Annie Duke retired in 2012, after making over $4m dollars playing professional poker. She is the only woman to have ever won the World Series of Poker Tournament of Champions and the NBC National Heads-Up Poker Championship. As a poker player (and teacher) myself, she is the stuff of legend. But don’t worry, in order to learn from this book, you don’t have to have ever played a hand of cards. Basically, she’s played millions and millions of hands so you don’t have to. It also helps that she is completing her doctoral work in cognitive psychology.
This book is how to make better-informed decisions when you don’t have all of the information.
During the course of a poker game, a player needs to make hundreds of decisions quickly without knowing all of the facts. You don’t know what cards your opponents are holding, you don’t know which cards are going to be turned over to determine the winner and you don’t know how the other players at the table will bet or play. These decisions all need to be made in every hand in quick succession. By understanding how to train your brain to have quick intelligent discussions while considering the probability of the outcome of those choices, you can apply those processes to decisions in other areas of your life.
Duke’s insight on how humans depend on results is fascinating and her methods of storytelling involve examples from The Princess Bride and The Hills (seriously). The results come from when we conflate the outcome with whether or not the original decision was initially a good or bad decision. The circumstances that led up to the decision could all be seen as logical and correct but if there is a bad outcome, we automatically accept blame and assume that the decision was wrong. Hindsight bias means that when telling the story above — because of the outcome — we automatically tell it as a failure. Whereas every time the outcome is good, even if the decision-making process was flawed and incorrect, we tell it as a success.
We can make bad decisions without consequence, for example, speeding but getting home without having an accident. Or good decisions that have bad outcomes, driving at the speed limit and getting hit by a drunk driver. In all situations, there are bits we can control with skill and bits that are determined by luck or other people. Figuring out how much of every scenario is skill and how much is luck or external forces allows you to analyse situations with better clarity.
With a poker player’s hat on, we should use probability to determine which of the scenarios would likely play out in the most beneficial way. Generally, in every poker hand, thinking about what other players have and what their move would likely be, determines what you will bet and how you will react. Great poker players are thinking not only what their opponents' next move is, but the four rounds after that. It makes a lot of sense to start looking at your decisions and the ramifications of those decisions and the trickle-down effect of each one.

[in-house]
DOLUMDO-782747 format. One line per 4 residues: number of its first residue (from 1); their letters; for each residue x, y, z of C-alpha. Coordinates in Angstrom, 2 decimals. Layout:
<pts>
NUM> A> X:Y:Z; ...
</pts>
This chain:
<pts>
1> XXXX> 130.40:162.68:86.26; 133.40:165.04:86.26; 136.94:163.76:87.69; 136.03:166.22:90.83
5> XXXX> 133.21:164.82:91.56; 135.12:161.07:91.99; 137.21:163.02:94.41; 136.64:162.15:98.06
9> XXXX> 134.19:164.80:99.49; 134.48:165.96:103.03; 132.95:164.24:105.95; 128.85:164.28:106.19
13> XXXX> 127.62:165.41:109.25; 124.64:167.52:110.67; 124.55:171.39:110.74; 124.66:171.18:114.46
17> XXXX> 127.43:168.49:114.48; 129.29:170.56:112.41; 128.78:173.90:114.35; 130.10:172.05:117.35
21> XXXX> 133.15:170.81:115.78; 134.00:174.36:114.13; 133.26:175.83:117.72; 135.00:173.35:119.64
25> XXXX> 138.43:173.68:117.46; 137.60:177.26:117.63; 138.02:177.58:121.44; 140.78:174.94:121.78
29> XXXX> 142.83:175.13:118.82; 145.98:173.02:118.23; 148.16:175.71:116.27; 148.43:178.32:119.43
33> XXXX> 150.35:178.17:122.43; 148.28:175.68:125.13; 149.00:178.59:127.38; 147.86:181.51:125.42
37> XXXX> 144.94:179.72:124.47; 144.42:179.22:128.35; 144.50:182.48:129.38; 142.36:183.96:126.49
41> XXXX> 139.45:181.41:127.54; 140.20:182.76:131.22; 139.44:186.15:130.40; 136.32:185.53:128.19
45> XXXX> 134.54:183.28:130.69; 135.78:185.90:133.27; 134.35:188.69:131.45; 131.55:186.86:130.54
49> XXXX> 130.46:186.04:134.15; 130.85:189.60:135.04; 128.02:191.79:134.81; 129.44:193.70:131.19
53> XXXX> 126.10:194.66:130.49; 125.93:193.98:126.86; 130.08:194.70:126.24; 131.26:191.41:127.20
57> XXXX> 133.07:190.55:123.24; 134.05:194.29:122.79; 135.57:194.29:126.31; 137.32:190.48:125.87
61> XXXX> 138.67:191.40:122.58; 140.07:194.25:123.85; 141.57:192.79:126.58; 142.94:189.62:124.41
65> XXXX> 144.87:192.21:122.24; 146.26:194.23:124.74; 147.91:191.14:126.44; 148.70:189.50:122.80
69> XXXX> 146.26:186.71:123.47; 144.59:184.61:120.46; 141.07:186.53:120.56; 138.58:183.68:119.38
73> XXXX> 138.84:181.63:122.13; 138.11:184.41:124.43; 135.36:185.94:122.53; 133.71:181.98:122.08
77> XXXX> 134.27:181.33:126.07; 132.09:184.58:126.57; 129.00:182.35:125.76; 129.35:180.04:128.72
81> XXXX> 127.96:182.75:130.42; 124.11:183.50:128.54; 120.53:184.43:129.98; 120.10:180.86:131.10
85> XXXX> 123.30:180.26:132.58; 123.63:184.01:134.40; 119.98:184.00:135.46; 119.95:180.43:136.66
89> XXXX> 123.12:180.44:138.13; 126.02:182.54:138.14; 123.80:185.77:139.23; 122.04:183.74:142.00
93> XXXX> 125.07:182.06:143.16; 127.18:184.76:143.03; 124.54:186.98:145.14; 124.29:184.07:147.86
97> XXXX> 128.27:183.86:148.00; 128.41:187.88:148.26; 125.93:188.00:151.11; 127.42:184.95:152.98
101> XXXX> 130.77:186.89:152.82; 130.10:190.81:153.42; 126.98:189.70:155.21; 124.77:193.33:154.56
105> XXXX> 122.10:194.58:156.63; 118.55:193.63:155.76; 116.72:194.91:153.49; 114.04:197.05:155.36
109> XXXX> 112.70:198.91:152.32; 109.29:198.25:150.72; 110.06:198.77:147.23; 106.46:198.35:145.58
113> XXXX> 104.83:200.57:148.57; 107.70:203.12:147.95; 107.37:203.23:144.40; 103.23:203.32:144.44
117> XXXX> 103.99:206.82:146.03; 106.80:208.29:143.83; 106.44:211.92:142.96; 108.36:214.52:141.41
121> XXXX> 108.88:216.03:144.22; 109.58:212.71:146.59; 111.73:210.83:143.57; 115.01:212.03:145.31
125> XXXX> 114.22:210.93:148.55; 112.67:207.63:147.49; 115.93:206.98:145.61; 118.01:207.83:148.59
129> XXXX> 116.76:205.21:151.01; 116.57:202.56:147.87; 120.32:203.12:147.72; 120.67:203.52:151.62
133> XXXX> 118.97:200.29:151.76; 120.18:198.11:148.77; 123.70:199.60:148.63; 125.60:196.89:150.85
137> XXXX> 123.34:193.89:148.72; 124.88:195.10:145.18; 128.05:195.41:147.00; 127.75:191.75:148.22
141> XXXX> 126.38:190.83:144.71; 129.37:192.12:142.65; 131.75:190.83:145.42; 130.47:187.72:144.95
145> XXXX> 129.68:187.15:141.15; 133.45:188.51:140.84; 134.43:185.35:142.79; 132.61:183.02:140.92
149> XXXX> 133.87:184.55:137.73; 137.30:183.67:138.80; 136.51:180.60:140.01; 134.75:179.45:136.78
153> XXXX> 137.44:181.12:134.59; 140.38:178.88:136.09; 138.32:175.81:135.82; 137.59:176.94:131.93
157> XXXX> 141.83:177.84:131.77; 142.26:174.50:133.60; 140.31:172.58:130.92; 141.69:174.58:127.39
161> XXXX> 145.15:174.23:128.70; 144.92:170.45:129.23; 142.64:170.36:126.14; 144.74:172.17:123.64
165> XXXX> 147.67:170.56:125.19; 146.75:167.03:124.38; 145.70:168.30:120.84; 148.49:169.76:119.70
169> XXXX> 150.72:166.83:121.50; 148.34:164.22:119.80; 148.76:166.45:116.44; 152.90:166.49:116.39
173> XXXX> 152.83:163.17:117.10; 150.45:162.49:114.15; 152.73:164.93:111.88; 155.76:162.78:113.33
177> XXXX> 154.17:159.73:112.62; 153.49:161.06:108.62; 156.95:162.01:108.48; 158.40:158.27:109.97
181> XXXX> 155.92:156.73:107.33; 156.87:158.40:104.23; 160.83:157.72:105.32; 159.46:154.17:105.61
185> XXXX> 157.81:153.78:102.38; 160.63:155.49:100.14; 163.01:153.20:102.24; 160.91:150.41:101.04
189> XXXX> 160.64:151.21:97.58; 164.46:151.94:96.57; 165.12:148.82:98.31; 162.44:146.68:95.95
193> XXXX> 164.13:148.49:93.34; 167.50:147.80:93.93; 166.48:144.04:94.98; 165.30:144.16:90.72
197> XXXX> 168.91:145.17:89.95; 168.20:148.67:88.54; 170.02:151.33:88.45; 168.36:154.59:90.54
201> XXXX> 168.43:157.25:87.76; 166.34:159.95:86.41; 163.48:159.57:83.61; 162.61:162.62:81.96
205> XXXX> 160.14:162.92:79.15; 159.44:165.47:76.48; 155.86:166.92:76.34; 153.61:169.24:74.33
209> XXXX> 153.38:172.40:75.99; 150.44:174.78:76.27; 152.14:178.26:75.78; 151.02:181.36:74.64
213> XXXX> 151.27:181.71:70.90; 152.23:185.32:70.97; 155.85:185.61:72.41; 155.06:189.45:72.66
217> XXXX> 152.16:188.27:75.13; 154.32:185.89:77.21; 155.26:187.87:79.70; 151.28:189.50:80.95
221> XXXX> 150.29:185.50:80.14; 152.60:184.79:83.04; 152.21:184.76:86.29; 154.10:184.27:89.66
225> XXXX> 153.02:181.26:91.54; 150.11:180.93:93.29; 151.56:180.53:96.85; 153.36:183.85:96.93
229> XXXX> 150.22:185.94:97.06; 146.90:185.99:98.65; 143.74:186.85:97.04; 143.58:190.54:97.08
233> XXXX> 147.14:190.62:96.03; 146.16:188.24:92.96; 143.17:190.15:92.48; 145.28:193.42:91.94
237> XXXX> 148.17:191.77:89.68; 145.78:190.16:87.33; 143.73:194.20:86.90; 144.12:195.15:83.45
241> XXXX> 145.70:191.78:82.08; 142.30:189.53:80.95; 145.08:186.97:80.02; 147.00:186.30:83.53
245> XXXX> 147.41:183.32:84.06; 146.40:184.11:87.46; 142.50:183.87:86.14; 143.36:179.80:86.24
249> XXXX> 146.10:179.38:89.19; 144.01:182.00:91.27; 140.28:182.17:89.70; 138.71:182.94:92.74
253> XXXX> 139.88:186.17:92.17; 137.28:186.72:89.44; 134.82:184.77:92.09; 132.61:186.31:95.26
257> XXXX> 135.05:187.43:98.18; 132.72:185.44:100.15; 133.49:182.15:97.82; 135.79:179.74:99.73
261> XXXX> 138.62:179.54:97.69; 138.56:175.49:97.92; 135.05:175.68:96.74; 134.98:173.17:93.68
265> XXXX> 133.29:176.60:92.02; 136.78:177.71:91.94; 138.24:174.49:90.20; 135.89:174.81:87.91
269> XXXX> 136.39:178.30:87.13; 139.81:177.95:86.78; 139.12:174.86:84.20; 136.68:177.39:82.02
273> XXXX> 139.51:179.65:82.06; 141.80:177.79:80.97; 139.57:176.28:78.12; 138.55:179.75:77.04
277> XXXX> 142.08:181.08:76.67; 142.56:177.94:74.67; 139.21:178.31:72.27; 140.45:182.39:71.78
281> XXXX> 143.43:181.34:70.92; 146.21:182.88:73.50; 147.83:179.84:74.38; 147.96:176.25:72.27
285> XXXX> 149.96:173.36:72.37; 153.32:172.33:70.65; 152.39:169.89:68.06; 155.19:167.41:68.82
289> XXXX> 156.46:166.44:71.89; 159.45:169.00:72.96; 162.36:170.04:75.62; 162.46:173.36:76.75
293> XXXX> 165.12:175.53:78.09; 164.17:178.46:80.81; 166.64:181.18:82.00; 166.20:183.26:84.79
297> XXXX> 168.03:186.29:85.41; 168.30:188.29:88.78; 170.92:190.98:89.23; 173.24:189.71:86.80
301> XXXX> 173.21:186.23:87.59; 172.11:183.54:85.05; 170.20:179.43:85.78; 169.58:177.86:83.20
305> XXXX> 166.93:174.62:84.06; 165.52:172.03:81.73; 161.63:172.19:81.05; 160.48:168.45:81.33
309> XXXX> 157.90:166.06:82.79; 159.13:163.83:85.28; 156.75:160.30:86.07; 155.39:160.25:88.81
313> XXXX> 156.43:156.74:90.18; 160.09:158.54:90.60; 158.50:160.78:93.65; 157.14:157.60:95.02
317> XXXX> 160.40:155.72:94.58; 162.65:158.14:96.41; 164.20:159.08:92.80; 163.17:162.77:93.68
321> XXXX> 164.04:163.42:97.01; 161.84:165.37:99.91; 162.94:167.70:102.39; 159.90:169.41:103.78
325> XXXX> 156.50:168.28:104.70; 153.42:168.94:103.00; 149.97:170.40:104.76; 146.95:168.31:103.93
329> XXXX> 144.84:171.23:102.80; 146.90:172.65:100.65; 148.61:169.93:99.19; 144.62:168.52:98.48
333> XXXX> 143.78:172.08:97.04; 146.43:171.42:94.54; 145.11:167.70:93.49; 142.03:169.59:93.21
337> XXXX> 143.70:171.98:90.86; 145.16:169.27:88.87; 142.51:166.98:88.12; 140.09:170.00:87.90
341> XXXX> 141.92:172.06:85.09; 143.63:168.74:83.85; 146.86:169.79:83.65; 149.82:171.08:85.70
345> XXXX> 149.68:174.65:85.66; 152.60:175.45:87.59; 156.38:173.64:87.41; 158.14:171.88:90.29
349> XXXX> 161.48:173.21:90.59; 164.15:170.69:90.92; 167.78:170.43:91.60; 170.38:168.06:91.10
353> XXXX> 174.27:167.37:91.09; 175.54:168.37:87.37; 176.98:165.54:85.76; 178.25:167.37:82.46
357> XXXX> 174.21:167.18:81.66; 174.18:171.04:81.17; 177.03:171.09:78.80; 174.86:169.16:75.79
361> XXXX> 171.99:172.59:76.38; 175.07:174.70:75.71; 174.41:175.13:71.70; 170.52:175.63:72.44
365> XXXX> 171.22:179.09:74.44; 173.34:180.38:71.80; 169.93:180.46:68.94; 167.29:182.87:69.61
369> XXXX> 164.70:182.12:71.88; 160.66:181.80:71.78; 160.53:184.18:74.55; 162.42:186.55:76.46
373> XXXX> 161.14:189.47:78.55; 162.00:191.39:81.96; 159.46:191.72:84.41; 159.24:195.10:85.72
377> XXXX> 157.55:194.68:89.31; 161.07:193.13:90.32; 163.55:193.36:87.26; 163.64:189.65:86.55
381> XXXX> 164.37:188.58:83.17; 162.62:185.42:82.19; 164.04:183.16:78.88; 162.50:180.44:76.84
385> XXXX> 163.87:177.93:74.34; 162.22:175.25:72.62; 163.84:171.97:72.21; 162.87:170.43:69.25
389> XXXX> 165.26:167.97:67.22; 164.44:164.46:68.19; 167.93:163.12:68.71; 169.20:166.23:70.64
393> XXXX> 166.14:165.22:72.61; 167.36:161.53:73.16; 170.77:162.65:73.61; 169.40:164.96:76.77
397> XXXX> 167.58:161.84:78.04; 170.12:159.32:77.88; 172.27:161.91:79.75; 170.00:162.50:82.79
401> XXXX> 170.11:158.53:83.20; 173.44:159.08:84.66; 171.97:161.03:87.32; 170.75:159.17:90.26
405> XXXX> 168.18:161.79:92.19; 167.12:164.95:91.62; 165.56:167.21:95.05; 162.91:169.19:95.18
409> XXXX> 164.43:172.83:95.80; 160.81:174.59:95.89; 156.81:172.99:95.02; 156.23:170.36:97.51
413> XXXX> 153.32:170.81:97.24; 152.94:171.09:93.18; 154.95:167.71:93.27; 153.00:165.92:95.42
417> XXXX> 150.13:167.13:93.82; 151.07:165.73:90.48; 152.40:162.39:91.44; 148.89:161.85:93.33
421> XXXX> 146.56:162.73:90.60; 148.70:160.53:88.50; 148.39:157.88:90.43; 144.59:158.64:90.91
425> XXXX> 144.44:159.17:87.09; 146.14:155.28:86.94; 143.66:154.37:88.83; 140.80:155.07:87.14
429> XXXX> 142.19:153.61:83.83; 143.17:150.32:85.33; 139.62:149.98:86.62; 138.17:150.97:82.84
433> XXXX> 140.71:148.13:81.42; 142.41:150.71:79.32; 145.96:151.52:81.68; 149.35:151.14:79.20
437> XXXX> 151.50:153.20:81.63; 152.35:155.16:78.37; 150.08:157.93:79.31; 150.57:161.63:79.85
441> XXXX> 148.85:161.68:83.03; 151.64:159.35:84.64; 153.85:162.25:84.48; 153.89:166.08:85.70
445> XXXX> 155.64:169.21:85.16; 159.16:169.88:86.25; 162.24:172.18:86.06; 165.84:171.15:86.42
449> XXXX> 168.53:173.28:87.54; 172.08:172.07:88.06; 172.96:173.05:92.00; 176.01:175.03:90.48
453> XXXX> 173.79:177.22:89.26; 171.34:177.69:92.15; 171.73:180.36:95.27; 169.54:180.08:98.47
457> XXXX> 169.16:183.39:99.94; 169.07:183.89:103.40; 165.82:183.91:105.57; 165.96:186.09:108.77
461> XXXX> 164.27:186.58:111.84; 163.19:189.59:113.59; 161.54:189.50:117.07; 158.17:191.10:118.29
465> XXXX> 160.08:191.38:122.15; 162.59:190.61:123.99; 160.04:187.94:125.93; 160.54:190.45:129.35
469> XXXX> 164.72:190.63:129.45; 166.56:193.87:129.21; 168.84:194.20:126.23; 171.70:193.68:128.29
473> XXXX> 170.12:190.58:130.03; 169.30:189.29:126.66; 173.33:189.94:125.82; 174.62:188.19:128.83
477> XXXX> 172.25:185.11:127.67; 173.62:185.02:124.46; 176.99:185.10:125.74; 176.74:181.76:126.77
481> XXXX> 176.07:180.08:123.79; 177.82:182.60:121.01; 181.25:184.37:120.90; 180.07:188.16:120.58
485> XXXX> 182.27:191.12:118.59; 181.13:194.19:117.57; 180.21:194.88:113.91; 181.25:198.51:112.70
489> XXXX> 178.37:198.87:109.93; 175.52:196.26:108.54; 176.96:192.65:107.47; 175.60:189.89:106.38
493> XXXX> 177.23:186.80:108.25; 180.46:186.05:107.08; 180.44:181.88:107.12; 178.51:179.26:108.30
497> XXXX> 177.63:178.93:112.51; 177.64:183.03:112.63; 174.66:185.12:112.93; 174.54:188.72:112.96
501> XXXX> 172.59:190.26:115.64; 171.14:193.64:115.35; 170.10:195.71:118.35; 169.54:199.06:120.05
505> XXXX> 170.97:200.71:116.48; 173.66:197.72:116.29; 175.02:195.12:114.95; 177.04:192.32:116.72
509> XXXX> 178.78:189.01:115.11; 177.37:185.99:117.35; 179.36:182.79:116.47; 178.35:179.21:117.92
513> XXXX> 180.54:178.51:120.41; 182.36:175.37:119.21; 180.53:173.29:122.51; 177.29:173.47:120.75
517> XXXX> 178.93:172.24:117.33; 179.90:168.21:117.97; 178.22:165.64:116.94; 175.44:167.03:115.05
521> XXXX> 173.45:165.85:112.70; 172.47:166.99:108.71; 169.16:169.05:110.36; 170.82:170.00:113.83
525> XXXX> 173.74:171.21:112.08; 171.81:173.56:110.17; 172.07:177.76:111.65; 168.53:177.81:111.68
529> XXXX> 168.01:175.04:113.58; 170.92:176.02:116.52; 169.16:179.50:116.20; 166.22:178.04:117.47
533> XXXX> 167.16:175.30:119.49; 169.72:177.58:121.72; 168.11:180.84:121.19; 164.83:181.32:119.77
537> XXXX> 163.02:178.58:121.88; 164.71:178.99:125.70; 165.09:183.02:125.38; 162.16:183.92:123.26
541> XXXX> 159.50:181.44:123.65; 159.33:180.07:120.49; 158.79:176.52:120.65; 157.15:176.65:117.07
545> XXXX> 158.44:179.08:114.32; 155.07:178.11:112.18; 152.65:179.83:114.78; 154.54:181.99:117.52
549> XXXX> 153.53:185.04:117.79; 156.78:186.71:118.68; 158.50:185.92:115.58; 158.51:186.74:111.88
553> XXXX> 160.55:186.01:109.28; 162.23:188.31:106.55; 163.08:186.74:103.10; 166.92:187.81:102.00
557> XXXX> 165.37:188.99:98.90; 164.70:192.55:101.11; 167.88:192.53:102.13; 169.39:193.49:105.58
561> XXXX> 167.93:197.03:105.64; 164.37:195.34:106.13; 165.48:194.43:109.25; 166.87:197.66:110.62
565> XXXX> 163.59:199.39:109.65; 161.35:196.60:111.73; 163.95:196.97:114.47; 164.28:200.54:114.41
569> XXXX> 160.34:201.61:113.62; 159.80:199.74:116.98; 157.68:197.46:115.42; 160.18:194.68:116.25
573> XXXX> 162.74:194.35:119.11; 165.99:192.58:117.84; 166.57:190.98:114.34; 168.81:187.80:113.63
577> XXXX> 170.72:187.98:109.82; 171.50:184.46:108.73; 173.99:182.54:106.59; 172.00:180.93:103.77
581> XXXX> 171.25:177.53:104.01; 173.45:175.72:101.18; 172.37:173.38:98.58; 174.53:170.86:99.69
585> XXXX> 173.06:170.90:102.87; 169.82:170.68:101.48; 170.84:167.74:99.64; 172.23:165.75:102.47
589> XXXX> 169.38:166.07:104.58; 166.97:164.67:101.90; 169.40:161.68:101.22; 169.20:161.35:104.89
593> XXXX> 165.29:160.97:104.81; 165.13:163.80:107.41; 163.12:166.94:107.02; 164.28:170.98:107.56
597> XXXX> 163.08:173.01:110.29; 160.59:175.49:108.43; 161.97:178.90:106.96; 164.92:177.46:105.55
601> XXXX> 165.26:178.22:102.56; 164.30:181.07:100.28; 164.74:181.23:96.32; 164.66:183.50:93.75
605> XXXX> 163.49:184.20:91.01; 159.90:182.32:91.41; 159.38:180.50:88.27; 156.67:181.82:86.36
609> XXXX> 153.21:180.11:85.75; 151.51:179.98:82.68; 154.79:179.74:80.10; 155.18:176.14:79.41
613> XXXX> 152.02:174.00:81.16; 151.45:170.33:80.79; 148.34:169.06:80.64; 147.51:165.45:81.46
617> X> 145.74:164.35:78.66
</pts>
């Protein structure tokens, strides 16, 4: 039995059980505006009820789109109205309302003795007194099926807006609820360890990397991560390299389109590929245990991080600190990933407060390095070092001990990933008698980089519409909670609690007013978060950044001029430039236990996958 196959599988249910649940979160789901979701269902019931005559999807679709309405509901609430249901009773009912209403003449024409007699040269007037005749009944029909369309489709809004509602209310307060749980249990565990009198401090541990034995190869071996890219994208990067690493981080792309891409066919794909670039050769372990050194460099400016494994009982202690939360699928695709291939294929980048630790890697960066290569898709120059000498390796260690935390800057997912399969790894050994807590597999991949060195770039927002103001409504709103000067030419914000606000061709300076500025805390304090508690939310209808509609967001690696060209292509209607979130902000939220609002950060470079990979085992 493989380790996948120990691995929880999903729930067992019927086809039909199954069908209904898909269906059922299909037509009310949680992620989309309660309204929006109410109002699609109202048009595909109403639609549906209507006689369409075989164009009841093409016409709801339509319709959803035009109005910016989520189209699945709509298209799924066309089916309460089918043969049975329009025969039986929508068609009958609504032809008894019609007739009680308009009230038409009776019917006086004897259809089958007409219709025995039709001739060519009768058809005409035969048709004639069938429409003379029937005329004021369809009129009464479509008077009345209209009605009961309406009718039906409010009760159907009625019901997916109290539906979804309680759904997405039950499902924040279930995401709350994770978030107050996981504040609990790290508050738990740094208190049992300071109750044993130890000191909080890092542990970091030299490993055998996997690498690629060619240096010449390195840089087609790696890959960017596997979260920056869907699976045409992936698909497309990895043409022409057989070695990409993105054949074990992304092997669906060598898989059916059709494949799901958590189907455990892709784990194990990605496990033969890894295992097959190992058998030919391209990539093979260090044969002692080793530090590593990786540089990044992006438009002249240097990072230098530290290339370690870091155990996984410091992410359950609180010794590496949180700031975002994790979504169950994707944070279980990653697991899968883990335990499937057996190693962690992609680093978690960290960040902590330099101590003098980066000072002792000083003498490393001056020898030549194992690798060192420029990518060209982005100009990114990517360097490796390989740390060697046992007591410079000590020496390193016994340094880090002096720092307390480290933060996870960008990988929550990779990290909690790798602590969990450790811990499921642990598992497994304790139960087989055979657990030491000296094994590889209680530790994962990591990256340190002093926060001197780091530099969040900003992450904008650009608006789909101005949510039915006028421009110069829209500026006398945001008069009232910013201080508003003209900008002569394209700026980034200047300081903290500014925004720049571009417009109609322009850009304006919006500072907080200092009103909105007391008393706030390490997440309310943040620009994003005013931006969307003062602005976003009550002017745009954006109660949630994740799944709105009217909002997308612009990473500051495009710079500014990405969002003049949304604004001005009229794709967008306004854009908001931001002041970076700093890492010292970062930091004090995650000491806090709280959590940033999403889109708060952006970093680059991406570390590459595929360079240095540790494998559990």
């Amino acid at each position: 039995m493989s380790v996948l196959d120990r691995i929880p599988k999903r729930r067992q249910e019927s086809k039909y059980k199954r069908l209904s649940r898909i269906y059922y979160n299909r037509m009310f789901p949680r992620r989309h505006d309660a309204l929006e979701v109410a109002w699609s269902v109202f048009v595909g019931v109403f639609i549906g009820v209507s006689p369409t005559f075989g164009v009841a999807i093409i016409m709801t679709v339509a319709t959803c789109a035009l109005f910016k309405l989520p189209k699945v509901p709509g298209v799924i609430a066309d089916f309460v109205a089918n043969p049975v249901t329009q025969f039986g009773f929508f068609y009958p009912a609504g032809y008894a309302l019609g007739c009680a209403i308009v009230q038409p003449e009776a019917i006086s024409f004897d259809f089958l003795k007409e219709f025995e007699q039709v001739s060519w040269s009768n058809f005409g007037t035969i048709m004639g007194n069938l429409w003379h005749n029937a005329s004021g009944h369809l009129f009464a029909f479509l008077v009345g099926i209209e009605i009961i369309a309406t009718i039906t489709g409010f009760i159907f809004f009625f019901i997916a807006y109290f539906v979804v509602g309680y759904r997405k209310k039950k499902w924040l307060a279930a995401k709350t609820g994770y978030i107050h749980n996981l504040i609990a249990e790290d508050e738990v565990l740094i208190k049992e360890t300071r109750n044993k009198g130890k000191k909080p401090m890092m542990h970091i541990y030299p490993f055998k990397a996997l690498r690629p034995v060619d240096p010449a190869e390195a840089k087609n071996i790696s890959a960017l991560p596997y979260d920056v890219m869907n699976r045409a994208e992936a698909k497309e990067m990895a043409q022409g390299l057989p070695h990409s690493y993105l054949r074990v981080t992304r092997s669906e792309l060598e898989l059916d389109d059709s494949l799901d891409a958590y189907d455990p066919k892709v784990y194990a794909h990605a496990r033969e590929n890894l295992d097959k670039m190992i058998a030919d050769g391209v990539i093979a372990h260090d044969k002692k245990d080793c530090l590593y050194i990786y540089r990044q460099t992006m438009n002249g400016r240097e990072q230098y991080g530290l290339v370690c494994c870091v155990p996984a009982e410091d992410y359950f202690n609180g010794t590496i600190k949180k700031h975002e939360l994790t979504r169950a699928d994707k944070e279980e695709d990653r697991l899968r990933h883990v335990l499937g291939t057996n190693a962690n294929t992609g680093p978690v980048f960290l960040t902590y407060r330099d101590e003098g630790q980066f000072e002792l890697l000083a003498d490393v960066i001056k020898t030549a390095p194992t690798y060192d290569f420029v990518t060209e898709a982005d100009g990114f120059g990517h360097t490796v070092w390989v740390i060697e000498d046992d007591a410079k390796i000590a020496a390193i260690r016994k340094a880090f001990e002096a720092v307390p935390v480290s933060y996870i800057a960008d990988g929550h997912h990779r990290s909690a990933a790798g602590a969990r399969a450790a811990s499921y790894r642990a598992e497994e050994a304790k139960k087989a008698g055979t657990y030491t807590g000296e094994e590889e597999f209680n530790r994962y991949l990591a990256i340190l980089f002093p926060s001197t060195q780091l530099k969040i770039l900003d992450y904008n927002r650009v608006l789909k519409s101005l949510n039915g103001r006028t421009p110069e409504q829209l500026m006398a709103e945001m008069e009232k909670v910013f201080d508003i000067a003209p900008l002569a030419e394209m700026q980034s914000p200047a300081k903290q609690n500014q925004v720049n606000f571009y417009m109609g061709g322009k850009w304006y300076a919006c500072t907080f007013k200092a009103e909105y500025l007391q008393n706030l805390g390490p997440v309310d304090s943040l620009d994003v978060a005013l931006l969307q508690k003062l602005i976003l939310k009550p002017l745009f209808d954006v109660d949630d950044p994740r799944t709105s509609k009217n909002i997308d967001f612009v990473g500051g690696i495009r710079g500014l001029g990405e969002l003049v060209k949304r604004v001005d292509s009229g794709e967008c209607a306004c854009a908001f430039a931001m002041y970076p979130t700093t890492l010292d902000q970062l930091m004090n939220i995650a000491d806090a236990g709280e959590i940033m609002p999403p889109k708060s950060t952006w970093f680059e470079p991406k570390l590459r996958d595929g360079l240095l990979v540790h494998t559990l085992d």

Duke also lets us know that we need to migrate to a more nuanced view of right and wrong — as humans we like being right. We like feeling like we had the right answer and anything outside of that is wrong, but in reality, very little is 100 percent right or 100 percent wrong. From a school perspective, saying, “I’m not sure [of the answer]” equates to being wrong. But in real-life scenarios, honestly saying, “I’m not sure” actually opens up more possibilities. It means that no answer is necessarily going to be right, and none will be wrong all of the time.
Critically assessing your behaviour with a peer group can be hugely influential to your future self and the decisions they make. If you invest your time and efforts into establishing this type of peer group, it should have at least two other members — one to disagree and one to referee. The diversity of opinions in your critical group — or ‘decision pod’ — as Duke refers to them is crucial.
The group should be focused on accuracy, accountability and openness to a diversity of ideas. Don’t have an echo chamber or “yes” women that will just tell you what you want to hear. This is not an easy process but can really change how you challenge your own bias and you can be as equally important in their growth.
Interestingly, if you know that you are going to have to dissect your situation and the way you act within a set of circumstances, you end up with two voices in your ear — each saying how they would play it, which can create a pause and open up other possible outcomes. Just knowing you will have to recount the situation to a critical group later can change how you face the problem in front of you.
I thought this book would be more about poker strategy but it has left me with a number of new strategies to examine my thought and decision-making process, as well as how to establish my own decision pod and some new long-term goals. Plus, I can see how I can use visualisation and gradients of right and wrong in order to get there. Hopefully, my poker game will improve along the way as a bonus!
Jamie Klingler is the founder of experiential brand marketing and events company Creative Influence Alliance, and a poker player and teacher.